Date of Award


Degree Type


Degree Name

Master of Applied Science (MASc)


Civil Engineering


Mike Tait




Tuned-liquid dampers (TLDs) can be used as vibration absorbers for tall buildings. The ability of TLDs to decrease a building's motions is highly dependent on them being tuned to the building's natural frequency. In the present study natural frequency and damping estimates are determined for a 187 m tall building equipped with TLDs. A properly tuned structure-TLD system acts as a coupled two-degree-of-freedom (2DOF) system. In this study several MATLAB (2009) programs were developed in order to determine the dynamic properties of both single-degree-of-freedom (SDOF) and 2DOF systems. These programs Were based on the statistical maximum likelihood (ML) and least squares (LS) methods. The ML programs are based on earlier work by Montpellier (1997) and the LS programs were developed independently. All of the programs were verified using spectral and time-history data with known dynamic properties. The results of the programs were also compared to results generated by the well-known half-power bandwidth and random decrement methods: The ML and LS programs were found to produce results that were superior to the half-power bandwidth method and comparable to the random decrement program for SDOF systems. The ML and LS programs are superior to the half-power bandwidth and random decrement programs for analyzing coupled 2DOF systems as they are able to determine distinct property estimates for each mass. The natural frequency of the building studied for this project was found to be significantly higher than predicted at the time of its design. Thus the TLDs were not optimally tuned to the building's actual natural frequency and as a result the studied building was behaving as a SDOF system. Therefore the dynamic properties estimated in this study are those of a SDOF system. However, the methods developed herein could be applied to a 2DOF system in the future.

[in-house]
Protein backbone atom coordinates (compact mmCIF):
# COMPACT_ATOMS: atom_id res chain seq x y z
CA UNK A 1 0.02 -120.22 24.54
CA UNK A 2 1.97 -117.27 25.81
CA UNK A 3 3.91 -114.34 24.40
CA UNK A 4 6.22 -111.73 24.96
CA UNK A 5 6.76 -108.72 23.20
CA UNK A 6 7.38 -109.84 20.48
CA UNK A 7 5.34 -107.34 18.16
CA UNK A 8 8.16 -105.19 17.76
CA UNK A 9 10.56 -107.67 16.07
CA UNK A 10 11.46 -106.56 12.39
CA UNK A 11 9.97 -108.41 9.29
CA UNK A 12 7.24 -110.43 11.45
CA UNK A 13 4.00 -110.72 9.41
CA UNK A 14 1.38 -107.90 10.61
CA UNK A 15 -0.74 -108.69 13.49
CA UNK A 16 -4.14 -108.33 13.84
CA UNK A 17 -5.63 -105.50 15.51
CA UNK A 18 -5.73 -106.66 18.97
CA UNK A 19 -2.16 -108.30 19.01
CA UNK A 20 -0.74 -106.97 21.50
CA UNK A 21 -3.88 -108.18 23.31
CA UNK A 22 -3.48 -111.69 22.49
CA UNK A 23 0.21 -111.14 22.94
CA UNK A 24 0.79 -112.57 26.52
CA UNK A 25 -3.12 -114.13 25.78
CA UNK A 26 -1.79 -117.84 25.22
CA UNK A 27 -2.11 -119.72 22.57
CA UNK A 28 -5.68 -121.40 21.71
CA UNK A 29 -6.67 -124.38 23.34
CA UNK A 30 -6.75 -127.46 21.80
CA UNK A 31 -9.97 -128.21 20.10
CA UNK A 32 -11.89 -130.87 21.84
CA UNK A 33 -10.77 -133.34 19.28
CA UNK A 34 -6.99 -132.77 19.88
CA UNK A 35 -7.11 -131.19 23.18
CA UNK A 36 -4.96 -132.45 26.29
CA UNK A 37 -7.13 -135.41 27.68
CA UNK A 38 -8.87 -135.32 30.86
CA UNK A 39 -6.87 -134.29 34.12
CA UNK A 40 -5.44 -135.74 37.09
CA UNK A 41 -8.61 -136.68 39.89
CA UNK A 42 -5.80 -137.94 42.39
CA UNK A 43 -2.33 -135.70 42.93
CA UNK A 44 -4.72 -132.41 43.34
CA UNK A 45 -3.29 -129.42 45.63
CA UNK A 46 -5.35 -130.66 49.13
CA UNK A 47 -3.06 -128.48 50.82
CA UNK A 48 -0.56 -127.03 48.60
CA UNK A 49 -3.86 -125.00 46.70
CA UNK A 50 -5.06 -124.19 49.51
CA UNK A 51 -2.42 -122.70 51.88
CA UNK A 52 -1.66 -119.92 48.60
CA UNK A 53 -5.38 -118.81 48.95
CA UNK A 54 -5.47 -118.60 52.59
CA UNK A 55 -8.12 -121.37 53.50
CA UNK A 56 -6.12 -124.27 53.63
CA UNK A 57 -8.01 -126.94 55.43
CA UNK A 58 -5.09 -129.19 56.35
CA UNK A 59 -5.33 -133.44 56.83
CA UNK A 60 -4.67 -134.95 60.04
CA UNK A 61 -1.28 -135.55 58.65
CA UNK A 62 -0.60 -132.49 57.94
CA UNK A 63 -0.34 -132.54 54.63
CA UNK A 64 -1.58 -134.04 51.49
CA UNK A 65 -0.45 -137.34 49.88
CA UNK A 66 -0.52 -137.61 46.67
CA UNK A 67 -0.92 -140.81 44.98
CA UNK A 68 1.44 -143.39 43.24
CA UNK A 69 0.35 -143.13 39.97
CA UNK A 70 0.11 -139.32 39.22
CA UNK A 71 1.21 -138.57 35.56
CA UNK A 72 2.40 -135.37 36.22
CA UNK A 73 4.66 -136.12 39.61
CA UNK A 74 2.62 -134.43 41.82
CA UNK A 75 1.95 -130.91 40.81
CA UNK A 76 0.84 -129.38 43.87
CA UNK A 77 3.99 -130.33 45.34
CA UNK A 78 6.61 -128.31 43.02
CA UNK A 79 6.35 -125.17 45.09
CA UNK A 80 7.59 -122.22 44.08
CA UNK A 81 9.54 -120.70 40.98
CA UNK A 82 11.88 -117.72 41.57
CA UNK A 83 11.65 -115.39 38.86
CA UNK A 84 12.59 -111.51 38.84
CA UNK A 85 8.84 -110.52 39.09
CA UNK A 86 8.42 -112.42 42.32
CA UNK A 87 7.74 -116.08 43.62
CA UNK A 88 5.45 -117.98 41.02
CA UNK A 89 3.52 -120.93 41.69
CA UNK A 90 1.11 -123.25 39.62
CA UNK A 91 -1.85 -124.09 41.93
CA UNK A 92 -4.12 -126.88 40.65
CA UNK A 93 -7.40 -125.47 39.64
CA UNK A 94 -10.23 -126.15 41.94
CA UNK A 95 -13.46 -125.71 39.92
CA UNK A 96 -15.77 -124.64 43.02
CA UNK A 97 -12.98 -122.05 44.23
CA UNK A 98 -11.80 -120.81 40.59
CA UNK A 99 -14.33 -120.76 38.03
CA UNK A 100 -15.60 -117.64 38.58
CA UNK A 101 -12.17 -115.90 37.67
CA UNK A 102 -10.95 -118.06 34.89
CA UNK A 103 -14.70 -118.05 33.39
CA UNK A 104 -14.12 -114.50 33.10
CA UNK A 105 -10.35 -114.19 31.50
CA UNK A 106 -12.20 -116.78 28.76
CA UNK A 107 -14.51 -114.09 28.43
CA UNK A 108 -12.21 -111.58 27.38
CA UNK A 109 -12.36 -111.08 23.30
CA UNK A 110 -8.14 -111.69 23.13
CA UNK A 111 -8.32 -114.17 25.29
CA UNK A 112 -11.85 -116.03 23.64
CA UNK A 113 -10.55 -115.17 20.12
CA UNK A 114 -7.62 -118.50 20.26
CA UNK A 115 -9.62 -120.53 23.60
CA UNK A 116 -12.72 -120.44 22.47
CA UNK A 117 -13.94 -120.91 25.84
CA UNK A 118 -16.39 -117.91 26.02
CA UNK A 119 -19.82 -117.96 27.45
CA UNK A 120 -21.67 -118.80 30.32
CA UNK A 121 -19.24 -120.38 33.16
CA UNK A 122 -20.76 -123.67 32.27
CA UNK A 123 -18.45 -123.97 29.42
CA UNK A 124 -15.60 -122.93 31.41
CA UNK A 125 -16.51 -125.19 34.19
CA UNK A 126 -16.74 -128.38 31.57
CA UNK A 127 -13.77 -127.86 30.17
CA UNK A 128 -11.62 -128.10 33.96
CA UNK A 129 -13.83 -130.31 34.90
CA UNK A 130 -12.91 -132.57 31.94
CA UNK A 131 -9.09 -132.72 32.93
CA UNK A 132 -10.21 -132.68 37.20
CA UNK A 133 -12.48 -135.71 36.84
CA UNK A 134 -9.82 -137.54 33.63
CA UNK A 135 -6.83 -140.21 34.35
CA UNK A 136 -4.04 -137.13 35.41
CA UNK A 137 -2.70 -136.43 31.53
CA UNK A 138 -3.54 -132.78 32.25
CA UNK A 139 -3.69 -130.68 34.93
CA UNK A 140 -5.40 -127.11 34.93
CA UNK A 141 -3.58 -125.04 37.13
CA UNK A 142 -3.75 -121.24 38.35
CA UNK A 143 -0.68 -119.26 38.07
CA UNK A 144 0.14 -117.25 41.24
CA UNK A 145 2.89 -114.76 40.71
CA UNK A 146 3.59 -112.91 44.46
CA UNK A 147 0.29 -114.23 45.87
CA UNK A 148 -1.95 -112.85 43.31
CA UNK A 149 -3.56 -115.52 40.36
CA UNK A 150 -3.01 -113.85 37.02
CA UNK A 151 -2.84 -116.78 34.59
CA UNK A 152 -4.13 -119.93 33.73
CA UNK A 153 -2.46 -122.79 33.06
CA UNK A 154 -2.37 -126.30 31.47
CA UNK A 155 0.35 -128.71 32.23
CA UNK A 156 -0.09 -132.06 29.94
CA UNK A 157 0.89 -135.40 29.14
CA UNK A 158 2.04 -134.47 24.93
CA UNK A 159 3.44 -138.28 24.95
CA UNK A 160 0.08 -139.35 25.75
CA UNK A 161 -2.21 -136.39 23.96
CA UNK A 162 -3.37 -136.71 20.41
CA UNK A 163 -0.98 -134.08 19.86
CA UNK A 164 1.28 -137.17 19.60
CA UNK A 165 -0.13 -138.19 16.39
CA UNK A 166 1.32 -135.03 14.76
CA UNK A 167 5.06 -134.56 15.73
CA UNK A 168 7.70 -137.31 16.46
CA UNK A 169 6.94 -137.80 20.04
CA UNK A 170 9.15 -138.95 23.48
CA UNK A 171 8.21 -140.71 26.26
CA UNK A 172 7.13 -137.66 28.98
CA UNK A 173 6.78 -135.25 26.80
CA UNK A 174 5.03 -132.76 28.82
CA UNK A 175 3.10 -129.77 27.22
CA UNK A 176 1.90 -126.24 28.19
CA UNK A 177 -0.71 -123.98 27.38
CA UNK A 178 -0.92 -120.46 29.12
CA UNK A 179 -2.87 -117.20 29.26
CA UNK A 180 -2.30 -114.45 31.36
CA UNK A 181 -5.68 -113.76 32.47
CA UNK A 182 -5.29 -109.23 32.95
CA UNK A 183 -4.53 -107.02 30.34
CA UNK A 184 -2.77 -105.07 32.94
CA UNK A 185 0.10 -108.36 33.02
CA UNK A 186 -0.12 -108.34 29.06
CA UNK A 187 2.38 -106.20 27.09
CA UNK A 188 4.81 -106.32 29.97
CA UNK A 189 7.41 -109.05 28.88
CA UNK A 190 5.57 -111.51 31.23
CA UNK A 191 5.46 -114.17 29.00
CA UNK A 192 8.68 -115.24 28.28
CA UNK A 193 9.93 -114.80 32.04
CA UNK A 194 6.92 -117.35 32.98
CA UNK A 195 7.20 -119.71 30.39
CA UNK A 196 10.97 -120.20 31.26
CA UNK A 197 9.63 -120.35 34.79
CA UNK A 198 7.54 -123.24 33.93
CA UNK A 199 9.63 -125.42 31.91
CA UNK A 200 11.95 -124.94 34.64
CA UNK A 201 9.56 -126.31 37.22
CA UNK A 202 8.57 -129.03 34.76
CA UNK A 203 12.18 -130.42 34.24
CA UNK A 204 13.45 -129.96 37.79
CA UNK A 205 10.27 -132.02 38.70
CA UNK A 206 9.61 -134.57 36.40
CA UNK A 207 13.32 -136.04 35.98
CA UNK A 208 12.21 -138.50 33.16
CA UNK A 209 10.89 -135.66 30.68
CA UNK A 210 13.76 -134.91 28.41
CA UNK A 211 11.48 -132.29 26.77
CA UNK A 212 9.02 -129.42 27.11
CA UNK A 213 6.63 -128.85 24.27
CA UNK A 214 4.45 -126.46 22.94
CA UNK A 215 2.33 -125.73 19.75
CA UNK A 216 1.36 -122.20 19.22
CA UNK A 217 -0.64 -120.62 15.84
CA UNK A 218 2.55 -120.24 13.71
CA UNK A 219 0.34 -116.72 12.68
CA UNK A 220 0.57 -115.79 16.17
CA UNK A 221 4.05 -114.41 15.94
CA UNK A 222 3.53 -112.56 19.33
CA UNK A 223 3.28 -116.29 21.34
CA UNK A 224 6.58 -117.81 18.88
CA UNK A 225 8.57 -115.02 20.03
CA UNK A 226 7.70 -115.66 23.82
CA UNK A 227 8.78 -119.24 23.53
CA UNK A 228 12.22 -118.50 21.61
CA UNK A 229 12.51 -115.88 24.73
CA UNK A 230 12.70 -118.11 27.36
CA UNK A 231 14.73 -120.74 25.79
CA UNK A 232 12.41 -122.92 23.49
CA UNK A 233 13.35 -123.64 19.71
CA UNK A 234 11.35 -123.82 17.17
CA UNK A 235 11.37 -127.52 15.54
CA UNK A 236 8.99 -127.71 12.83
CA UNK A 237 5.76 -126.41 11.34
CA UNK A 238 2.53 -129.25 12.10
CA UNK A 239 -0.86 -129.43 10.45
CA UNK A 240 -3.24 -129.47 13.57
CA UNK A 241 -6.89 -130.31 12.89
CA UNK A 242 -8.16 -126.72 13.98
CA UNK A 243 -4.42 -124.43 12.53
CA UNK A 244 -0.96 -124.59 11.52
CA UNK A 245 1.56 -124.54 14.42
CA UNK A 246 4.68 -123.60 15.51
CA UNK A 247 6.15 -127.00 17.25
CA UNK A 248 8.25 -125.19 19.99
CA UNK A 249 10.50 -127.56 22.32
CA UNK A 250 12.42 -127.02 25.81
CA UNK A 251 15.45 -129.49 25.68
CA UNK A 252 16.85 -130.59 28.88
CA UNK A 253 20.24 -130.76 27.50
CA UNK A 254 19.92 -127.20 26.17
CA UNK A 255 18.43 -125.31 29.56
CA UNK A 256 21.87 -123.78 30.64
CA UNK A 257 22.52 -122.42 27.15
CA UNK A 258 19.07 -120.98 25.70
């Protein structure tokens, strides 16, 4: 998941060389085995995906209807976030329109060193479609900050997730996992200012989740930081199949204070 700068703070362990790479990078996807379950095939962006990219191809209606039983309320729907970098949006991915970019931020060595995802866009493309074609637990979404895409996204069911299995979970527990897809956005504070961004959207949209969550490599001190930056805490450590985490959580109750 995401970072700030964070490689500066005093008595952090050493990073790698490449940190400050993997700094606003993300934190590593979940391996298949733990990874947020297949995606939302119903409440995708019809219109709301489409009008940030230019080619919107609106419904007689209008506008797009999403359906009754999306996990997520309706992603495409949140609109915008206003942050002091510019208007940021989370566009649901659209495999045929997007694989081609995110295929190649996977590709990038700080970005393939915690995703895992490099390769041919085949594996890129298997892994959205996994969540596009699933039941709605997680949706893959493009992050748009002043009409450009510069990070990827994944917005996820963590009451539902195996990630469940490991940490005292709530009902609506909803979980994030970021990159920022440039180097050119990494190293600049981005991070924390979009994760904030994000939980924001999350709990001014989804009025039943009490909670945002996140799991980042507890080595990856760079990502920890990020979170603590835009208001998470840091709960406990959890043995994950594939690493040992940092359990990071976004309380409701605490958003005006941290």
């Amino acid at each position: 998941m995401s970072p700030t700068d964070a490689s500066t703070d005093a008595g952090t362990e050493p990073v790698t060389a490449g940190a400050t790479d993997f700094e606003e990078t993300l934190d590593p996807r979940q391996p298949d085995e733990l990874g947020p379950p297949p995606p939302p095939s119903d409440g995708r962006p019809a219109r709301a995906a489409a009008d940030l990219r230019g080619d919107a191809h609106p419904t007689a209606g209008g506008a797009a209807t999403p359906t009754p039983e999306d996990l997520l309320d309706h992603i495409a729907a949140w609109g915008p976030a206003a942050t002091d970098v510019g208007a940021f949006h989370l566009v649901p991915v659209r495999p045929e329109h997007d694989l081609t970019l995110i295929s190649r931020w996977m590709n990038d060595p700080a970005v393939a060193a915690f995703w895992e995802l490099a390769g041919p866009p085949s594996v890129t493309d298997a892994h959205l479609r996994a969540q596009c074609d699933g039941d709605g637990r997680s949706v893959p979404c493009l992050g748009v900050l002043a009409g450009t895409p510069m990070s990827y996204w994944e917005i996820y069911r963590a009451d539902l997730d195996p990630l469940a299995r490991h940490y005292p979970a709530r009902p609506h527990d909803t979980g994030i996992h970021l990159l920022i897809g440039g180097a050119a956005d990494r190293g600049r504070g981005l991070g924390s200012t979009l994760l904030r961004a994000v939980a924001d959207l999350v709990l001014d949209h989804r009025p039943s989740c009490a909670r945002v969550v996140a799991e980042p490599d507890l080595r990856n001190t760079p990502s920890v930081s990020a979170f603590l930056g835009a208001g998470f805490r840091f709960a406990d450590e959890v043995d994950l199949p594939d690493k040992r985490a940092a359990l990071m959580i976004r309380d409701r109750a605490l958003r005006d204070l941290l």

McMaster University Library

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